A Blog by International Students at Leiden University
Writing a thesis is logistically quite difficult. When you have to remember where you read that one sentence that you thought would never be relevant but it is actually really useful. When you have to remember which version of the 6,000 backup versions of the document is actually the current one… In which version did I put that metaphor about hamster-wheels and justice? It was the morning when I wrote that…I need to take that out, that was dumb… Could you avoid all that? Could you write it on the cloud?
Google Docs is a cloud-based word processing program. It’s like Word, or Pages, or Libre, but the work you do is not stored in a single location. It’s great because you can edit those docs on any browser on any computer or mobile device and you don’t have to worry about which version is current. It’s great because you only have to have one version of the file. It’s great because you don’t have to install any programs. More than that, it’s free.
And it does all the things you need it to do: references, footnotes, end notes, it handles graphs and tables and figures pretty well, it has a bunch of fonts and stuff. These are all good things, and having it saved to the cloud undeniably saves a lot of hassle when you’re the type of person who would forget their shoes at a party, as I am. If, like me, you hear stories of people losing whole documents or chapters of work and you think to yourself “this is the future, we know how to do computers now, how could you actually lose the whole thing” let me tell you as somebody who has had to rewrite a 10,000 word BA thesis because of a swimming pool related mishap, yes, it is possible to lose files, and yes, working on the cloud is super cool because it sort of prevents that.
But if you’re also the type of person who finds the formal requirements of word processing despairing, then Docs can be a pain. Trying to figure out why this indented passage is double indented, why is this tab longer here than there, wh-WHY WHEN IT GOES OVER THE PAGE DOESN’T IT JUST GO RIGHT THERE??? IT GOES WAY, WAY DOWN, WHAT THE HELL!, spacing and margin widths and stuff like that, that needs some solid familiarity with a word processor, or, if you’re a fancy-pants, InDesign. There are times when Docs is a bit light on features.
In Docs’ defence, however, it does the things essential to my thesis project well. I can write words (phew!) and add footnotes, and break sections, and it can do pictures easily. And I don’t think that there are many tasks that it would be very bad at.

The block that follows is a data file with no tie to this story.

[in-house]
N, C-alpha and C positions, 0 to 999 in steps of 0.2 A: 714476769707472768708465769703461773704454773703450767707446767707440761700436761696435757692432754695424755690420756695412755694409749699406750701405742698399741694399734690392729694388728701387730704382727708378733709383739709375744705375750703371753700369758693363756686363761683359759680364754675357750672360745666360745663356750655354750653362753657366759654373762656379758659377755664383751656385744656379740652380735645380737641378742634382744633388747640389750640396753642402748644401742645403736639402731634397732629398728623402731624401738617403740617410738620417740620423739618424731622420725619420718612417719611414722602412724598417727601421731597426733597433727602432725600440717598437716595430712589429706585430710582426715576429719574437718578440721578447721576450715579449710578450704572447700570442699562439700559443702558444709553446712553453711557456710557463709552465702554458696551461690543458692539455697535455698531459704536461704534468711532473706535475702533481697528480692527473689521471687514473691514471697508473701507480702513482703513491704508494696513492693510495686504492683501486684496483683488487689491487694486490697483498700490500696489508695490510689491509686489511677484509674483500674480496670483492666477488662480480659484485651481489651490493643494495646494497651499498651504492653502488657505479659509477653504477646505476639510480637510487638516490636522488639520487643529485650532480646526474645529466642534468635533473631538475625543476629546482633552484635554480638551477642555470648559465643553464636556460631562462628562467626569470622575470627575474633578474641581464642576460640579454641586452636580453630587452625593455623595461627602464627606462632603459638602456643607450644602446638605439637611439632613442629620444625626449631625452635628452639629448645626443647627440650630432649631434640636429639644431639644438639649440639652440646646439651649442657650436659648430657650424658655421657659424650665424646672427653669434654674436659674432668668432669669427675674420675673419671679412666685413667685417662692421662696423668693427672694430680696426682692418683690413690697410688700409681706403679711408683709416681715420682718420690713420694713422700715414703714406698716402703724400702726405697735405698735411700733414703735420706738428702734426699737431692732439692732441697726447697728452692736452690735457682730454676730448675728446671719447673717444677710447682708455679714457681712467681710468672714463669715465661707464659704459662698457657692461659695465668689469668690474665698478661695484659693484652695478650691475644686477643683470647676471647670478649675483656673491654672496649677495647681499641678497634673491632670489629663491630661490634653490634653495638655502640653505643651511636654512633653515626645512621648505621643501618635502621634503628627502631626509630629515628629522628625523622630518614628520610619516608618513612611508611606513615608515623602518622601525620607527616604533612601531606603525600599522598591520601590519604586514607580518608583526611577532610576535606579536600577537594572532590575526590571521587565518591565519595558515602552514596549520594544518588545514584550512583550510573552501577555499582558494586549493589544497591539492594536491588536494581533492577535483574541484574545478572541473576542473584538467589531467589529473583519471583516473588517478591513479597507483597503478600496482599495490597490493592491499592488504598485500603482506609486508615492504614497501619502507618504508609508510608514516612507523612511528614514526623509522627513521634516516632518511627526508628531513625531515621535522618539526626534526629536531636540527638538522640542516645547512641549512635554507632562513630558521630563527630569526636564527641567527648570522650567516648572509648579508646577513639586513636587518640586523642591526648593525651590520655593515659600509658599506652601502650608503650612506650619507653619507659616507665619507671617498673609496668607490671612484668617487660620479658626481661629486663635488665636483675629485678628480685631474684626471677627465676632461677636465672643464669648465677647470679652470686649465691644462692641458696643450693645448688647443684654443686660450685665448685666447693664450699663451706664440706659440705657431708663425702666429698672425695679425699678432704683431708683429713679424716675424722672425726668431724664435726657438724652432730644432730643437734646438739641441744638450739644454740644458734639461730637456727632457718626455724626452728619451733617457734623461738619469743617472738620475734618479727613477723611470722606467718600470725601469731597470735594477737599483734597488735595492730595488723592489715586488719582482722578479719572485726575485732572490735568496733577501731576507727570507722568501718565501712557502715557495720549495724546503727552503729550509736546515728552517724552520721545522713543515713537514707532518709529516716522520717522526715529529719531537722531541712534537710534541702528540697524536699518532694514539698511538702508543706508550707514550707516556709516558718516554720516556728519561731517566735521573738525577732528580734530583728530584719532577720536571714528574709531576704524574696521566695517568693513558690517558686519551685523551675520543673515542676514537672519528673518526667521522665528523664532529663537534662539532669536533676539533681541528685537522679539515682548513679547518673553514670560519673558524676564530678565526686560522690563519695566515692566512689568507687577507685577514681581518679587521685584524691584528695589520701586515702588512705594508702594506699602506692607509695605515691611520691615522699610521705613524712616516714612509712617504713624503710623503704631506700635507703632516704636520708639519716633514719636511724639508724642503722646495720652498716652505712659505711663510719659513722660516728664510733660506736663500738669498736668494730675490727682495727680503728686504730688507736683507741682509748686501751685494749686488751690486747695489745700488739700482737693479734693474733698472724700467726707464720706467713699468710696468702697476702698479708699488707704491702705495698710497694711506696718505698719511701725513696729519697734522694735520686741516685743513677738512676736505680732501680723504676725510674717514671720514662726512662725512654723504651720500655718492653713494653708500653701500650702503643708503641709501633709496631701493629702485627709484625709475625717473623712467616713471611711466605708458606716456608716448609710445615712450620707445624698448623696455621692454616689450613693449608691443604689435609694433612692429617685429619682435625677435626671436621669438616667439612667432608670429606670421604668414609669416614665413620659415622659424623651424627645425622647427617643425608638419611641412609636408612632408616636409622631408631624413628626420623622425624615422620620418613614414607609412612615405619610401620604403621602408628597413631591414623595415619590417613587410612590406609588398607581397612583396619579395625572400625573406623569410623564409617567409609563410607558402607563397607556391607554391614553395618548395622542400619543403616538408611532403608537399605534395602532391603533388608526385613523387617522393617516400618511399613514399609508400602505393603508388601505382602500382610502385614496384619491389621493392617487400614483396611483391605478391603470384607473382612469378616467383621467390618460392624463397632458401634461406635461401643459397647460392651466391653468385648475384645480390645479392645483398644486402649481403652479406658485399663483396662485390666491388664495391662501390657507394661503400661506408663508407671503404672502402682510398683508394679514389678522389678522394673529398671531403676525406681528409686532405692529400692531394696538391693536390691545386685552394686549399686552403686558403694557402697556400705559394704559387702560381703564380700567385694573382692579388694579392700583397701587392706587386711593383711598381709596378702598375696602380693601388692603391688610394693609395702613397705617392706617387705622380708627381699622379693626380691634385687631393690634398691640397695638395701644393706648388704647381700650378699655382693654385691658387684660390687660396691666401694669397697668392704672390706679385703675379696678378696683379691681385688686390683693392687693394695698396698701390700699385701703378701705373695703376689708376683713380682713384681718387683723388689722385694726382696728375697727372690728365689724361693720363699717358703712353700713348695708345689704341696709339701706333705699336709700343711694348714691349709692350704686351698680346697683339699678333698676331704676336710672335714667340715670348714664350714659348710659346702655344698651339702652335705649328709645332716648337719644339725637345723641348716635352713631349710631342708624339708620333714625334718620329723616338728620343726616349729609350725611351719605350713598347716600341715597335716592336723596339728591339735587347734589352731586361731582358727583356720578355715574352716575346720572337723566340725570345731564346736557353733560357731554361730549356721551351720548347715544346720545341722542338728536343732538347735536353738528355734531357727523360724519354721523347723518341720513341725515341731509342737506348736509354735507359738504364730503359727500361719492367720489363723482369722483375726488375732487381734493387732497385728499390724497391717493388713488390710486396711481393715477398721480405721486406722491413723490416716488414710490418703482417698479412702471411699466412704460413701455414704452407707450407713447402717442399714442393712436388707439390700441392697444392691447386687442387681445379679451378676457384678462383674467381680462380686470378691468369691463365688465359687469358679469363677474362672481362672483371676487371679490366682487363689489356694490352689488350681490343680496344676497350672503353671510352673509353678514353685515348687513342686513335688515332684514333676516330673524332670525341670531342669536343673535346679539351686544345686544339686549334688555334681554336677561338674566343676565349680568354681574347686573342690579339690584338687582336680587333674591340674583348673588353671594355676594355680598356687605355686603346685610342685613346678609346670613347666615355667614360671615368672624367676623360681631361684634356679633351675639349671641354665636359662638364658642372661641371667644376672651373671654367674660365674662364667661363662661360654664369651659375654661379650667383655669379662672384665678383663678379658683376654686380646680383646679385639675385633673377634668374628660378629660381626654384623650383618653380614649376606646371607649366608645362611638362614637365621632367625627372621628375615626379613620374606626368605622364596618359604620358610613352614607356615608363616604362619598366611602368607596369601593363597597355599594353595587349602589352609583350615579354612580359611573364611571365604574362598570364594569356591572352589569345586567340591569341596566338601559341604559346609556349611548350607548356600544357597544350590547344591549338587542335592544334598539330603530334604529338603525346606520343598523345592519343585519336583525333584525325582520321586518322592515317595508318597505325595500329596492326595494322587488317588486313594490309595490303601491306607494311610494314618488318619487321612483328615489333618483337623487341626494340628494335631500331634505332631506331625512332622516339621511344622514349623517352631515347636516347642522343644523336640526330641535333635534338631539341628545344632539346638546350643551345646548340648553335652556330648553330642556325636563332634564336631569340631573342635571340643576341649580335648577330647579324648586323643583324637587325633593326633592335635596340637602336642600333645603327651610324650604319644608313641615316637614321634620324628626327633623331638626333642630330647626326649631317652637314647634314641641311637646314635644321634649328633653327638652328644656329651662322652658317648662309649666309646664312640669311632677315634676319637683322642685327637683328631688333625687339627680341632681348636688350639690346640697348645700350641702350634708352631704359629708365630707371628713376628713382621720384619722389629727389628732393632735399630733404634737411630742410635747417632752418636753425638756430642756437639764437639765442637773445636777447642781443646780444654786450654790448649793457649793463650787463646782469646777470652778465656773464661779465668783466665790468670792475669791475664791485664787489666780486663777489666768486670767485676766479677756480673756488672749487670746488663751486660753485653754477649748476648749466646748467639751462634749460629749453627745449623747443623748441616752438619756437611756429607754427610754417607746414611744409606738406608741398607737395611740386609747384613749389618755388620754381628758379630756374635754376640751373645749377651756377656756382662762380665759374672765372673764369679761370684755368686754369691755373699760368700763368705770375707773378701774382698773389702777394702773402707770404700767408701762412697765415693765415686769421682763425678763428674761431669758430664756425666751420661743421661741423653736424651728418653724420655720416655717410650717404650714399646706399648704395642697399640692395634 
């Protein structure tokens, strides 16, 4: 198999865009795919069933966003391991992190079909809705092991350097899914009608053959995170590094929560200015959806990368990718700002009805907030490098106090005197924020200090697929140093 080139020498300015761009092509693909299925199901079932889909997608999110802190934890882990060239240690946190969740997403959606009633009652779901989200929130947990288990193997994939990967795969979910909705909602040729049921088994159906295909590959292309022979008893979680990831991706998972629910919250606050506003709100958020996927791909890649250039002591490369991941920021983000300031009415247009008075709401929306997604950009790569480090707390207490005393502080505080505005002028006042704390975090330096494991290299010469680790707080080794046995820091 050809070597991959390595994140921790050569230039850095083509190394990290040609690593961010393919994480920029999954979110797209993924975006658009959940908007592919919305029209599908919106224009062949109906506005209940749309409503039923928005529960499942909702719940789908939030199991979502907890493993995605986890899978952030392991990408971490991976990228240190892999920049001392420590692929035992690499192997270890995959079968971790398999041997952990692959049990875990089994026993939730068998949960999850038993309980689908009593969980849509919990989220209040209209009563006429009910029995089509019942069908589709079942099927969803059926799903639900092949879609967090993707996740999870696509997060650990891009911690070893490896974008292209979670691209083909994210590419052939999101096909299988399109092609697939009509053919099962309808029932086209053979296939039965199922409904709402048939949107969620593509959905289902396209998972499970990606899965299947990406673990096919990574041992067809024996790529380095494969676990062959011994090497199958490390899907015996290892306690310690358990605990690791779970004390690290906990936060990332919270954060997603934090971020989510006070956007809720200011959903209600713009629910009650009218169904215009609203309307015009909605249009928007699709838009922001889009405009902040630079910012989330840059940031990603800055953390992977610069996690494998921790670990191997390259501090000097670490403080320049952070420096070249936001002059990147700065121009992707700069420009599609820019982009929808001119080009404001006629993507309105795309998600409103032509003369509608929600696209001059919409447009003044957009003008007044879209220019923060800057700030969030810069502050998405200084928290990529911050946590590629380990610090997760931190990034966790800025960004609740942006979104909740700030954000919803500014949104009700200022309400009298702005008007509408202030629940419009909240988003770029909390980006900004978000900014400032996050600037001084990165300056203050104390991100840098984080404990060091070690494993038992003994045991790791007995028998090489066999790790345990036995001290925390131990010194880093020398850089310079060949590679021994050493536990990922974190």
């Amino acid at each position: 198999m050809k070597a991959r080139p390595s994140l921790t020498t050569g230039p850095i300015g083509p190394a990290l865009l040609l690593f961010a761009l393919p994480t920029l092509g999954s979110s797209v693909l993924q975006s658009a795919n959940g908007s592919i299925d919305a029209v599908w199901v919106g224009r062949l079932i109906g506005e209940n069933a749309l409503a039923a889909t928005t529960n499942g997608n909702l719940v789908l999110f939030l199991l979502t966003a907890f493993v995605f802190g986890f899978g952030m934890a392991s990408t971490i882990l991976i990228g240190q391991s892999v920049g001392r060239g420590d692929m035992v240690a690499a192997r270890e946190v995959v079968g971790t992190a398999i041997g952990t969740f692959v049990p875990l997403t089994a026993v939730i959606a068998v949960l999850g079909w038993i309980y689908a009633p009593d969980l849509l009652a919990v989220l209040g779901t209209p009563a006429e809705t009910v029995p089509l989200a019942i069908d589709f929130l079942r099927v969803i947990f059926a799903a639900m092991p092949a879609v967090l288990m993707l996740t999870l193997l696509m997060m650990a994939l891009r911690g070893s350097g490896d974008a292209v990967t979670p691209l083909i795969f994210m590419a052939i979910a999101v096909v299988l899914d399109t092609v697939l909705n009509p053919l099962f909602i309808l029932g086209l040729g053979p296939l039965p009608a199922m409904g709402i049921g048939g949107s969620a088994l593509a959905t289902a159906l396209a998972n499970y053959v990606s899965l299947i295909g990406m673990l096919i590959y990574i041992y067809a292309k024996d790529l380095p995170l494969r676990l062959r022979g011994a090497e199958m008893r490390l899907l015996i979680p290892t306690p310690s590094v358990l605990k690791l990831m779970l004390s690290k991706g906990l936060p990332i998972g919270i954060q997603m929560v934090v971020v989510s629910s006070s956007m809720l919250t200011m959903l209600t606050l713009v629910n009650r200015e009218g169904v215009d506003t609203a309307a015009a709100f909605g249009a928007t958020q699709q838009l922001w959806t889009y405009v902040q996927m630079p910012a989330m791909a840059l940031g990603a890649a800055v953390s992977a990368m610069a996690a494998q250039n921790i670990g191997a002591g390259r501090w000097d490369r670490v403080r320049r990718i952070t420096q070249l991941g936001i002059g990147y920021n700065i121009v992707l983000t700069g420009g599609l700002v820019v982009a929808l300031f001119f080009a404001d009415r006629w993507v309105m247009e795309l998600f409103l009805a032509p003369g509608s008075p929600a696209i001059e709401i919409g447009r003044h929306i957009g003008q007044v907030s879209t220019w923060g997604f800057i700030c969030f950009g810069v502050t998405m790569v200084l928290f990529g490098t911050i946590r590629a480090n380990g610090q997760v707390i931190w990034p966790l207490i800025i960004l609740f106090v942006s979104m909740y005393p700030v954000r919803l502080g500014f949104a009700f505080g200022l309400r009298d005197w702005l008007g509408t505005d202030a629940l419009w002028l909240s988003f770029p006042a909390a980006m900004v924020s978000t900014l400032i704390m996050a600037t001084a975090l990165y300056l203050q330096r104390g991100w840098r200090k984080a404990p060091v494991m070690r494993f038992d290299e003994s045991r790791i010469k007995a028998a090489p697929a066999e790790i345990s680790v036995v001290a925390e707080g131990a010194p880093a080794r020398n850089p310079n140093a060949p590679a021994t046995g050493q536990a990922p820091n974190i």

But the other obvious drawback of Docs is that it it’s totally online. Well, you can work offline, but it can be very confusing to get it back online, especially if you’re trying to add new elements beyond just words to your document as you go. Oh, when people say that the internet is everywhere, as soon as you need it and don’t have it, you know it really isn’t everywhere. It’s not in lots of cafes, its not on Sprinter trains, it’s not on many busses or in the park or just out in public sitting on a bench. At those times you cannot even access your documents.
Cloud computing also has the drawback that the workflow is sort of irreversible. If you’re working with an offline program, you can have various iterations of the file stored like time capsules of its different stages of progression. Working on the cloud leaves no trace, so it can be hard to backtrack if you want to get back to a juncture where you feel you’ve made a wrong turn.
Perhaps the most frustrating part is that Docs and Word (or Pages) are not best friends. Especially once you start formatting text in improvised ways and not through XML, moving text back and forward can create headaches. This means you sort of need to pick one and just deal with it. It’s also just a personal decision which, in the grand scheme of things, is totally insignificant.
For myself, most of the time, Docs is where I work, but I’m terrified of creating a monster I come to rue, so I actually work on the various parts in separate Docs. I got Pages for free on my laptop, so I use that, too. What do you use? Do you need catharsis for some traumatic file-loss experiences? Leave a comment below!